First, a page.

Out of Context COVID Stats are MisleadingRoundup
tags: public health, pandemics, COVID-19
Jim Downs, Gilder Lehrman-NEH professor of history at Gettysburg College, is the author of Maladies of Empire: How Colonialism, Slavery and War Transformed Medicine.
Since the start of the pandemic, public health authorities have been fastidiously counting the number of people infected with the coronavirus. For both the medical profession and the media, these rising figures have been the principal way of framing the pandemic in the U.S.: “124,000 new cases a day,” “802,000 COVID deaths since February 2020.” But this information offers an incomplete picture of the crisis, potentially warping the public’s understanding in ways that could prolong the pandemic and even add to its toll.
What’s missing from the day-to-day conversation is the number of uninfected people and the number of infected people who survive COVID-19. That provides a denominator to put the other figures in context. If there were 124,000 new infections per day, how many people were exposed? If 802,000 people died from COVID, how many were infected but didn’t die?
Indeed, such information is the most underreported story of the pandemic. But it has long been an important piece of public health information. It advances our understanding of the nature of the disease; it hints at the power of precautions such as masks and vaccines; and it can allay fears and trauma that people are experiencing about the seemingly never-ending nature of the pandemic.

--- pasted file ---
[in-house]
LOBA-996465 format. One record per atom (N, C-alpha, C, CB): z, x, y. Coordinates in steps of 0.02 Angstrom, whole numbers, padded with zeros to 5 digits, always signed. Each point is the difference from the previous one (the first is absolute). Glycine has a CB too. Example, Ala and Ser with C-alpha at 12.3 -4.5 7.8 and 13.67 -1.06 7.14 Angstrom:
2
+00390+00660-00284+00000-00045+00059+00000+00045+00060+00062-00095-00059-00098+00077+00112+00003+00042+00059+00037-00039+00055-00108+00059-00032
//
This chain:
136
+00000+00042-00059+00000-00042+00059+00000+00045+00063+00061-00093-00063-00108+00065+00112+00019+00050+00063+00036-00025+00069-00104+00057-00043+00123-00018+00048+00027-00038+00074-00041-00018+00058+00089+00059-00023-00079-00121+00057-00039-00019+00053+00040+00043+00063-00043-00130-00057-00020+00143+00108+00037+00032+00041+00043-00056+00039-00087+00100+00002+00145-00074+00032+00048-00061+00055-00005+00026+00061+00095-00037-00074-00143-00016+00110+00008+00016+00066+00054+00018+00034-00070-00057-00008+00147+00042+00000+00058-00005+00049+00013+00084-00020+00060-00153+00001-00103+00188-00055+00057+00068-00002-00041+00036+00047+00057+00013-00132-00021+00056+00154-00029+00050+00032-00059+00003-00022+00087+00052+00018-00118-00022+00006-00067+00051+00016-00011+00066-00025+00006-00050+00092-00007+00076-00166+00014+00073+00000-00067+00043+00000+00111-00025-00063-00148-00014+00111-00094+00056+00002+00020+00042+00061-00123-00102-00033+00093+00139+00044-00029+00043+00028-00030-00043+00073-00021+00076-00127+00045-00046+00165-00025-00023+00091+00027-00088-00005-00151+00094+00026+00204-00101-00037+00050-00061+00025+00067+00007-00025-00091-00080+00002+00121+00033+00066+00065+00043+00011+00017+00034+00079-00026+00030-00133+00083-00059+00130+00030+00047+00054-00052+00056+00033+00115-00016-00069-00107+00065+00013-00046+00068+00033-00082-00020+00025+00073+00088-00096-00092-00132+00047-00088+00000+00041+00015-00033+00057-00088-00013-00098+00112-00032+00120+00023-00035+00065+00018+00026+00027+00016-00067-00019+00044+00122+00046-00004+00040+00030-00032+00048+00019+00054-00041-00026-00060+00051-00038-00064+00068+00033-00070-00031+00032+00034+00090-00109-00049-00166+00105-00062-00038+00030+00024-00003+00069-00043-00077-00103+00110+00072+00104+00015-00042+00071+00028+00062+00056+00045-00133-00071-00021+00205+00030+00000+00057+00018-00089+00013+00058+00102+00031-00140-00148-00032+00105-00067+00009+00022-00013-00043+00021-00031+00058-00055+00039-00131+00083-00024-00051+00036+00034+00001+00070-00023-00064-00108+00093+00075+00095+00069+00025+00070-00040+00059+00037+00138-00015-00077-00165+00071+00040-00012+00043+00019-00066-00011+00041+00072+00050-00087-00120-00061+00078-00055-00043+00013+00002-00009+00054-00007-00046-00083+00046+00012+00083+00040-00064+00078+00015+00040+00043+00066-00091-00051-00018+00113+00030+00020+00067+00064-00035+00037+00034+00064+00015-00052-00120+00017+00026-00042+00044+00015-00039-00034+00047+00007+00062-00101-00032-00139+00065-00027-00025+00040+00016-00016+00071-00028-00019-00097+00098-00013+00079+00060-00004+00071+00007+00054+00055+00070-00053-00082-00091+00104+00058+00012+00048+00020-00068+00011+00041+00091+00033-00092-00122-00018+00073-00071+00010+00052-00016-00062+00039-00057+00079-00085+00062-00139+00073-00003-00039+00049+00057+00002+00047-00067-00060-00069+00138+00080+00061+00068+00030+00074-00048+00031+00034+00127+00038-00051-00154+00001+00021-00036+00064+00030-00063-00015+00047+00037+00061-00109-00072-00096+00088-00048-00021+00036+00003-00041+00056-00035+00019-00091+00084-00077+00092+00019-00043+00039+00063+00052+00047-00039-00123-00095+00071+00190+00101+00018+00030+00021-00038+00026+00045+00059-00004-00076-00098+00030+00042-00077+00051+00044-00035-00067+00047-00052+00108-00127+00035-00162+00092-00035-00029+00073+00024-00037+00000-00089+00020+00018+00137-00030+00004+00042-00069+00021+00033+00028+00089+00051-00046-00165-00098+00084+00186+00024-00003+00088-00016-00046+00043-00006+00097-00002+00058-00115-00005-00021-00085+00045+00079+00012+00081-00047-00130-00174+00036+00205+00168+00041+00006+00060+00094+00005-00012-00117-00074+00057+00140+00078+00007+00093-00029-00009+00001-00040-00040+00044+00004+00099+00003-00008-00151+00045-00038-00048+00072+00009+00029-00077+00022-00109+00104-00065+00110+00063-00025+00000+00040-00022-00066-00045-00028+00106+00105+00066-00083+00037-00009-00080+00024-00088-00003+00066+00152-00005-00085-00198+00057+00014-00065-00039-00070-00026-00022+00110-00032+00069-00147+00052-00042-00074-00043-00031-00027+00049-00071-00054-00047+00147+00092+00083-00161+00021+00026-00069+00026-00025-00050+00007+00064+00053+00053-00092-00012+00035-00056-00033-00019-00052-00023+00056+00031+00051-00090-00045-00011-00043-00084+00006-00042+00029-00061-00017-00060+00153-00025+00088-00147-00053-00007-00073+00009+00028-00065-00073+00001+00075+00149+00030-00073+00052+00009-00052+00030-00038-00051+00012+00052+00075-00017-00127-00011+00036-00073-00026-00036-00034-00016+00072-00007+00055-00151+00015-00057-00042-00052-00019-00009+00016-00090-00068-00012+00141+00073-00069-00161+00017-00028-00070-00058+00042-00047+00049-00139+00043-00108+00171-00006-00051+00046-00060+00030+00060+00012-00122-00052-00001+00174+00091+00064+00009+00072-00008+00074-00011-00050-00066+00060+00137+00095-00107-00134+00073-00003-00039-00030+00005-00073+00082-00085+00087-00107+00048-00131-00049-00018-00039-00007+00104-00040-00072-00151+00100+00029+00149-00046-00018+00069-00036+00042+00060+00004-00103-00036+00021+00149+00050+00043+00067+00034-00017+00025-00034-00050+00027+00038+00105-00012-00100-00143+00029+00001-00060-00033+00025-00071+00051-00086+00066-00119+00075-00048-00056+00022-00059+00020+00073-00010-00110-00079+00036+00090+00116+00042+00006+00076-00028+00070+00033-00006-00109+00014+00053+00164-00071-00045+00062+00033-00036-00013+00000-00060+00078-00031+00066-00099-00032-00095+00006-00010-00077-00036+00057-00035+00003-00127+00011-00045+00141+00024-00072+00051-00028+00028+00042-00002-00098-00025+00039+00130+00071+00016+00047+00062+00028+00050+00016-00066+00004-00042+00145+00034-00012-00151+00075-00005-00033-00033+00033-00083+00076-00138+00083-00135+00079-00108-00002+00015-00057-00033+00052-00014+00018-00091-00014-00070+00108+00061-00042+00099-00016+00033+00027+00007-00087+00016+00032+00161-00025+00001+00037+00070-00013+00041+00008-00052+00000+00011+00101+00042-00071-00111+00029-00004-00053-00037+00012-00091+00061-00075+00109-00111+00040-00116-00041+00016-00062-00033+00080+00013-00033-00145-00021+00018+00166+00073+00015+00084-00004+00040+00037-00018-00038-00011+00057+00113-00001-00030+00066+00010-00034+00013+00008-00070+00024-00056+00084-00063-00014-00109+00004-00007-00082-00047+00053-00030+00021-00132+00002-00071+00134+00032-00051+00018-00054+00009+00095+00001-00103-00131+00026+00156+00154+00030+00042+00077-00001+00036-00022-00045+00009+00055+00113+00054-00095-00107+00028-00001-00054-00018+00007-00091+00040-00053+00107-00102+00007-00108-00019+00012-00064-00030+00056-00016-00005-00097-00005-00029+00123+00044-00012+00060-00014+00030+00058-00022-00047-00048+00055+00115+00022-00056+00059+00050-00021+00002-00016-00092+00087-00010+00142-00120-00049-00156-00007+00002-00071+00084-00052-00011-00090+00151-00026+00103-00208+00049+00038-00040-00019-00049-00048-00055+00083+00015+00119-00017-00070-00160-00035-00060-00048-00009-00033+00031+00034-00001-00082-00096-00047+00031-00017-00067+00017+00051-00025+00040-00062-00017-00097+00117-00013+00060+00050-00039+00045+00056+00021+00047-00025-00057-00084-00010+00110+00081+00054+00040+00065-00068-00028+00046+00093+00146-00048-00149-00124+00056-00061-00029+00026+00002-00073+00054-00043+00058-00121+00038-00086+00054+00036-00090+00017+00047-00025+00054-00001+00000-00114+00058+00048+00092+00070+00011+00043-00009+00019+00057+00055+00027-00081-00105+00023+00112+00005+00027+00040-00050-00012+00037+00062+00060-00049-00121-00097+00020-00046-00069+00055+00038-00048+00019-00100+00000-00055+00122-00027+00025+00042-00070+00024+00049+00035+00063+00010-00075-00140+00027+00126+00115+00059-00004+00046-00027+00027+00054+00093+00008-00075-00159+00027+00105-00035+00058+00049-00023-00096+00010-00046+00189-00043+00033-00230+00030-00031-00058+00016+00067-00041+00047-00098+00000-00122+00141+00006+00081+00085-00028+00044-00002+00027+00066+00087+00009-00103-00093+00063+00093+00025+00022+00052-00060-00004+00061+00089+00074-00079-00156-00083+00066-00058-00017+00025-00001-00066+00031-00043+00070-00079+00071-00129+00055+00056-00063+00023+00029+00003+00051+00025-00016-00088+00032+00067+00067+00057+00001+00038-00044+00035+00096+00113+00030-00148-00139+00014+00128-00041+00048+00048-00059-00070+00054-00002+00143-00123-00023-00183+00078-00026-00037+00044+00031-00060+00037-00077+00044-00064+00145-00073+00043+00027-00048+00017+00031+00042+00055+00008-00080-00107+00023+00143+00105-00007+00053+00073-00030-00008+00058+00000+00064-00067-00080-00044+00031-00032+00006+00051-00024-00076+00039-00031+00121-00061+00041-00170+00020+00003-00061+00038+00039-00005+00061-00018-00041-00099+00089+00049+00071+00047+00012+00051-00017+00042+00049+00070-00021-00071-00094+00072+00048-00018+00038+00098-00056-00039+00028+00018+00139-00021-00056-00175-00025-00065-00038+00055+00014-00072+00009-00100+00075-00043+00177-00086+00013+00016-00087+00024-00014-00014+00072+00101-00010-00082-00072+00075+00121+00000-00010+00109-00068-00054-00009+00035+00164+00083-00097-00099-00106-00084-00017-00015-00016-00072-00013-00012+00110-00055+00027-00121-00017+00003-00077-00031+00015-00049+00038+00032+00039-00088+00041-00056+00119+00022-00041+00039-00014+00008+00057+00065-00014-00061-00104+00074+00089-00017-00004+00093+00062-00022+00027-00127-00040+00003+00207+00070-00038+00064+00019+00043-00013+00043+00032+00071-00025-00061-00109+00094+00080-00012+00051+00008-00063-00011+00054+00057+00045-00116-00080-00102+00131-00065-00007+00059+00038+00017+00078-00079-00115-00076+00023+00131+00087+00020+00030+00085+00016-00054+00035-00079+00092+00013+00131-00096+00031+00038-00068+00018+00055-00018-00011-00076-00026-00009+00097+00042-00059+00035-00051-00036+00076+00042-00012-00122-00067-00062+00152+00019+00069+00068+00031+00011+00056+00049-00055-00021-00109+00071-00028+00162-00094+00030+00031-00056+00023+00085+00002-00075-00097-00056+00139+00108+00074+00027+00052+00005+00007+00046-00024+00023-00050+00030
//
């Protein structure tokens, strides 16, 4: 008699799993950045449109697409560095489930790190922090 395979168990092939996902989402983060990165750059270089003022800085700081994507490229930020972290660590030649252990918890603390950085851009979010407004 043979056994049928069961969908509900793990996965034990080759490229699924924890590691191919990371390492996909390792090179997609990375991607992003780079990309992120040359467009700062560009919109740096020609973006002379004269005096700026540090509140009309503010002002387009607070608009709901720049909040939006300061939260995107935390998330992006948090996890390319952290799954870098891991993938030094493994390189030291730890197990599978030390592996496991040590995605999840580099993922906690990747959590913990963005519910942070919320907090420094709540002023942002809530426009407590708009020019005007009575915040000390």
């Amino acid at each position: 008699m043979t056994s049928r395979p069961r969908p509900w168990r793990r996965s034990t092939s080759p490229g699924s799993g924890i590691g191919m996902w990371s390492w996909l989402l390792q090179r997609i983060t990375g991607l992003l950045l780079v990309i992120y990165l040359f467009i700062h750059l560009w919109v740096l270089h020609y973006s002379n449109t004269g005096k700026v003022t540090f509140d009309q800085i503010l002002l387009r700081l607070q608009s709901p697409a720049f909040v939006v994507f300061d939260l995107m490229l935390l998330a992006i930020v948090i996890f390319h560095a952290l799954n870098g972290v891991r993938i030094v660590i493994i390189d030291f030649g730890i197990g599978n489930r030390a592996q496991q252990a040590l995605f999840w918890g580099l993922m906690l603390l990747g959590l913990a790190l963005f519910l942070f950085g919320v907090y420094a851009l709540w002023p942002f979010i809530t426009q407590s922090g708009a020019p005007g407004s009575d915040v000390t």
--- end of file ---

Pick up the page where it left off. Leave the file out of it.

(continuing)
Our reliance on numbers to understand epidemics can be traced to the development of epidemiology — when medical and scientific authorities had not yet uncovered how microbes caused the spread of infectious disease. Between 1755 and 1866, when epidemiology emerged, medical practitioners believed that environmental factors caused disease. Based on this inaccurate view, they had few effective metrics to understand the origins of epidemics. As such, they counted the number of uninfected and infected patients; the number who contracted a disease and the number who died; they examined those who were hospitalized and those released.
Counting was a way to rationalize infectious disease and to create a narrative about it. For example, during the Crimean War in the 1850s, the nurse and statistician Florence Nightingale witnessed that more British soldiers died once they were admitted to the hospital, but she couldn’t see the germs that were infecting them. What she could see, she counted: the number of healthy and the number of sick soldiers, inside and outside hospitals. By creating a clear analytical assessment, she then observed how the unsanitary conditions within hospitals correlated with alarming mortality rates. According to Nightingale, a “complete system of sanitary statistics in the army” was necessary “to administer the laws of health with that certainty.”
Statistics, and exploring the behaviors behind them, became a key component in epidemiological analysis because that’s all that health experts had — and it helped them craft treatment strategies.
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